Beethoven's wonderfully strange stage work, an 18th-century singspiel that transforms itself into a 19th-century romantic opera, has its problems, to which perceptive productions generally find more or less convincing solutions. But of all the adjectives that can be applied to Welsh National Opera's new staging – pretentious, perverse, profoundly unmusical – perceptive is not among them. Few of the intrinsic problems are even addressed by Giuseppe Frigeni, who directs, designs and does his own lighting; on the contrary, most of what he does only exacerbates the issues, throttling the work's dramatic life in the process.
Frigeni has created a perfectly serviceable set – proscenium-high caged walkways that can be arranged in any number of configurations – which he lights effectively enough. It's when he starts putting flesh-and-blood characters into this frame that the difficulties begin. There's a near-total lack of characterisation among the protagonists, who are statuesque most of the time, and the dialogue is pruned to just a few phrases so that the drama loses all semblance of continuity, or any kind of context for the musical numbers. Going from Marzelline's aria in the first act straight into the sublime quartet Mir Ist So Wunderbar, entirely neutralises its emotional power, while the Prisoners' Chorus, though beautifully sung by the WNO chorus, lacks any kind of magic.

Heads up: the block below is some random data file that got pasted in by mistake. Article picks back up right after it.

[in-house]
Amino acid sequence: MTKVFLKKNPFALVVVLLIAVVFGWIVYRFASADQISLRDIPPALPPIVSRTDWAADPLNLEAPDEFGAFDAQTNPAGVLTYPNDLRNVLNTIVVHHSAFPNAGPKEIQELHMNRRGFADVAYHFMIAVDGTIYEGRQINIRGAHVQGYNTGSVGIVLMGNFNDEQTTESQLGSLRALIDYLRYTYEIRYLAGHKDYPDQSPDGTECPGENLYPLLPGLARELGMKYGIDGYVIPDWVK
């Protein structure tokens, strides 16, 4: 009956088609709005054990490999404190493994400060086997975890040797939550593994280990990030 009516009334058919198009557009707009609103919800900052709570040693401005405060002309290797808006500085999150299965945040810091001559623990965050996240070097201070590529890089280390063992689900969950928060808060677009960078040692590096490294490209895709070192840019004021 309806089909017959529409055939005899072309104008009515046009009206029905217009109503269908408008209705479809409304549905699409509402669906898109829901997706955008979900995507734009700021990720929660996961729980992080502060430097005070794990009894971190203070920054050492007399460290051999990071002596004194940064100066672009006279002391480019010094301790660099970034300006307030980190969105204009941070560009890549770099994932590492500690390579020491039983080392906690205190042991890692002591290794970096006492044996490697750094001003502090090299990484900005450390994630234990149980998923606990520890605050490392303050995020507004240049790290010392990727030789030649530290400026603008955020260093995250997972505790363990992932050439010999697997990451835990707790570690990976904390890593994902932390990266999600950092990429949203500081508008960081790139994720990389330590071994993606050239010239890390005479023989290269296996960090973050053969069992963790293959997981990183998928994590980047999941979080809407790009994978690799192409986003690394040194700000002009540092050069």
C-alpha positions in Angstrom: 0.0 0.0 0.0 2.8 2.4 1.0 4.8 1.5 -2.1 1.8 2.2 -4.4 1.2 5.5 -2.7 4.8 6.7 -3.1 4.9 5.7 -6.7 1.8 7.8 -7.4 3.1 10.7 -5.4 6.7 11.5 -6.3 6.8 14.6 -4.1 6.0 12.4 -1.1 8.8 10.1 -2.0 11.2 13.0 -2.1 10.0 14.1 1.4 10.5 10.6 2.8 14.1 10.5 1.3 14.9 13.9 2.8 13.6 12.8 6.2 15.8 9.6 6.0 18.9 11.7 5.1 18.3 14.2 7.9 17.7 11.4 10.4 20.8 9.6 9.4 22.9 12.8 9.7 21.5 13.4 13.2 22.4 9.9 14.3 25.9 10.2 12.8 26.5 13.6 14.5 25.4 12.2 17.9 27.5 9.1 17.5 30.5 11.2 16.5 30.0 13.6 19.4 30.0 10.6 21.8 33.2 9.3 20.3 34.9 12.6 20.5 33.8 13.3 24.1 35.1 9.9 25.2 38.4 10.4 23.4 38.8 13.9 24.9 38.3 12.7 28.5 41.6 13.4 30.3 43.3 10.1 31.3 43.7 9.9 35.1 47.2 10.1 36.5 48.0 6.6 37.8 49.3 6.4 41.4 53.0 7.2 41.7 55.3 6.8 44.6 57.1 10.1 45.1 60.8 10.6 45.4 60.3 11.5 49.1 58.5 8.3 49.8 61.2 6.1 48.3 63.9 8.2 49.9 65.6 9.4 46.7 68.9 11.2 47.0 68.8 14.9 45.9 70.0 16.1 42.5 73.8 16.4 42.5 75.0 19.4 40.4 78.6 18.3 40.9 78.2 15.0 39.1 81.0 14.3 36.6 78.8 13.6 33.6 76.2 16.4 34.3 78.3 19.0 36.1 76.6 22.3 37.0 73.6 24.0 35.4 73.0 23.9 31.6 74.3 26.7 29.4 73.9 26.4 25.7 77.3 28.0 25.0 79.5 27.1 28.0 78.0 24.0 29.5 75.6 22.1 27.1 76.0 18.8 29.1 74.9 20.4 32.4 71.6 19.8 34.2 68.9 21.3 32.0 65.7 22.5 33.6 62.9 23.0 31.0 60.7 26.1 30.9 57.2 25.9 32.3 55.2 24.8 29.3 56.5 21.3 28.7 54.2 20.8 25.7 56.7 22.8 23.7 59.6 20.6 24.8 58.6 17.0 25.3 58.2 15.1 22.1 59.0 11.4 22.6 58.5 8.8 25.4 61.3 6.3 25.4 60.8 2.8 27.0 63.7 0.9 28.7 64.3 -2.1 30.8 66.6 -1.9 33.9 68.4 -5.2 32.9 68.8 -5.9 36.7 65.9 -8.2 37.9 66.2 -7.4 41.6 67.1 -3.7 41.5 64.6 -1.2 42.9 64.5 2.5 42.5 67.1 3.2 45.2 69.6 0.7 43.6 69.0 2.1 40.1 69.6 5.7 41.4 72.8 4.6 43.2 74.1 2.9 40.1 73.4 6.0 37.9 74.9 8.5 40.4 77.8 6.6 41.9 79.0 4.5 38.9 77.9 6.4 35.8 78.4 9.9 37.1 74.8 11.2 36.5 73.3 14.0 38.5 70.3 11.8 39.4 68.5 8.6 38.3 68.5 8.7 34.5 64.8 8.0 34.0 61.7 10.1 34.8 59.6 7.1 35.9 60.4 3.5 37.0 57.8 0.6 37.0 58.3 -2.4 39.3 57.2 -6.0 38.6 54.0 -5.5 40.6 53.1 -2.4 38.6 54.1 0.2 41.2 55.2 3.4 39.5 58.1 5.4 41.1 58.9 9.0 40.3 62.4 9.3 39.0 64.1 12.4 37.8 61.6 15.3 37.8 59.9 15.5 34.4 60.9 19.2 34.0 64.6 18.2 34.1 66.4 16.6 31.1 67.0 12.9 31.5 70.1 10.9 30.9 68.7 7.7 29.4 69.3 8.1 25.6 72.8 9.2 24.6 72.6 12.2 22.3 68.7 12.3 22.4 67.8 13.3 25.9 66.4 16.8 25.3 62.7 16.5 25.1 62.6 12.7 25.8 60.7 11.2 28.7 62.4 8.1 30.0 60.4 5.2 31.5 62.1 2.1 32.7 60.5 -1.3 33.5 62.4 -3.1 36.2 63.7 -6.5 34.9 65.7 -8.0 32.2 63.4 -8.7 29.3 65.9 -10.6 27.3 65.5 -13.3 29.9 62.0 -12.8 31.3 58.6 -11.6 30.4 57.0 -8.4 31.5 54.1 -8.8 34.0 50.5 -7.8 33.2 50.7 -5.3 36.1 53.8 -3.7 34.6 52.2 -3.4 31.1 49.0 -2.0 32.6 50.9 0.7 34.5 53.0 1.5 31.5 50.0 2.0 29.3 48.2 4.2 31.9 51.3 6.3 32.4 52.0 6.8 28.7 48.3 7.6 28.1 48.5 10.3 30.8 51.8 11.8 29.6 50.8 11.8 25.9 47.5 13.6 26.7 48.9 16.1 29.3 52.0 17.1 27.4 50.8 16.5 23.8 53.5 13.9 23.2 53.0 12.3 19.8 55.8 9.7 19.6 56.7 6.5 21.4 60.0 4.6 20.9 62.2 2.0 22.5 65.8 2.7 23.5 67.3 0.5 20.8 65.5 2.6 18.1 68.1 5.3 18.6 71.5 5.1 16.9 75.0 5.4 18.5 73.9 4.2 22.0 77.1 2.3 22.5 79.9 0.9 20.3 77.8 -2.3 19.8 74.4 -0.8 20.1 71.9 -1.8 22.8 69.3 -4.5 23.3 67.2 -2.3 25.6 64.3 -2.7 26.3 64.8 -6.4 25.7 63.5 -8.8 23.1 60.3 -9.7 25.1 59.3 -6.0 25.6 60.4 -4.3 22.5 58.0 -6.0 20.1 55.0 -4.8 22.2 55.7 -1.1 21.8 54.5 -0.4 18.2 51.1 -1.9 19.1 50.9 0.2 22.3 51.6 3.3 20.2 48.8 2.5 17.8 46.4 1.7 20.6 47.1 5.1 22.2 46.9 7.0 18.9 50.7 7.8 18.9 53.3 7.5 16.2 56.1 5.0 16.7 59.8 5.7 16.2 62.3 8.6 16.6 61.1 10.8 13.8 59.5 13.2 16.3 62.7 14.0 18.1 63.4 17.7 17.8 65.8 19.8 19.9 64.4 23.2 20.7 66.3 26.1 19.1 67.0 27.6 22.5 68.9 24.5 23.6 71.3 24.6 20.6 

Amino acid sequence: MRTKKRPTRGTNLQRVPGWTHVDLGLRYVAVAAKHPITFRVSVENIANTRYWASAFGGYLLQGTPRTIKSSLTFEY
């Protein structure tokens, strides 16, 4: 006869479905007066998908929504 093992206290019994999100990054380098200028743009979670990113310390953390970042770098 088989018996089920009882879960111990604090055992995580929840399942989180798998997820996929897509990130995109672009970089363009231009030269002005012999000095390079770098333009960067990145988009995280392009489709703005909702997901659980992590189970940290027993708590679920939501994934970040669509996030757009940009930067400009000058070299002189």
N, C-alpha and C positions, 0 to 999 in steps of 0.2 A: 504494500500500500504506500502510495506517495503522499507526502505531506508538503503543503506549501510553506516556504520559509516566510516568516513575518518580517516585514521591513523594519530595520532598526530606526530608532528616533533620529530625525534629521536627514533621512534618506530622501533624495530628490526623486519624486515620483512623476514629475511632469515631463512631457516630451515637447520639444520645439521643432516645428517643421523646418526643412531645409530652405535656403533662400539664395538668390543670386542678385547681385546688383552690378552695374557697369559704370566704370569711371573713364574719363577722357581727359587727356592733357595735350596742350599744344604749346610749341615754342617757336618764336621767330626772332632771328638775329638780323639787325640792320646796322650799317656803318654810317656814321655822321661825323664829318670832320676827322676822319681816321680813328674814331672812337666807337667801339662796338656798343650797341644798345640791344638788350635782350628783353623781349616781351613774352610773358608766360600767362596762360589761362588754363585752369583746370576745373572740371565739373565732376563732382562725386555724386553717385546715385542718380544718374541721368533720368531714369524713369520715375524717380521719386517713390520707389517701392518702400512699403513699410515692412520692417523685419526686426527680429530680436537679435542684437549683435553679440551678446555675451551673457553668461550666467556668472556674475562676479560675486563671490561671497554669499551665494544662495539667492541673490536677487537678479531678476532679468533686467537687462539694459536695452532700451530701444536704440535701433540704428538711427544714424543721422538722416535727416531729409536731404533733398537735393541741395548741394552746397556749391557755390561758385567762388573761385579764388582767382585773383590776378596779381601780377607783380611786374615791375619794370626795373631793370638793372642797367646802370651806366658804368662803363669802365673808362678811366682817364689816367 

The solo singing can't replace what's missing either. Dennis O'Neill has regularly defied the years in his recent roles for WNO, but taking on Florestan at this stage of his career seems one taxing role too far. His singing was always effortful, and at crucial moments here effort was just not enough. With a director more interested in what characters say and do, Lisa Milne's Leonora might be able to build a real performance on to her lustrous phrases, but so far it's only a promising sketch. Elizabeth Donovan (Marzelline) and Robin Tritschler (Jaquino) hardly stand a chance either. Only Clive Bayley's Rocco seems to come from a believable world, in which characters walk normally, interact and have personalities.
The other plus of the evening – and it's a significant one – comes in the pit, where, from the start of the feisty, finely played overture, Lothar Koenigs signals that he at least knows how to locate the beating heart of Beethoven's score. The pity is that his performance has to contend with the work of a director who plainly doesn't.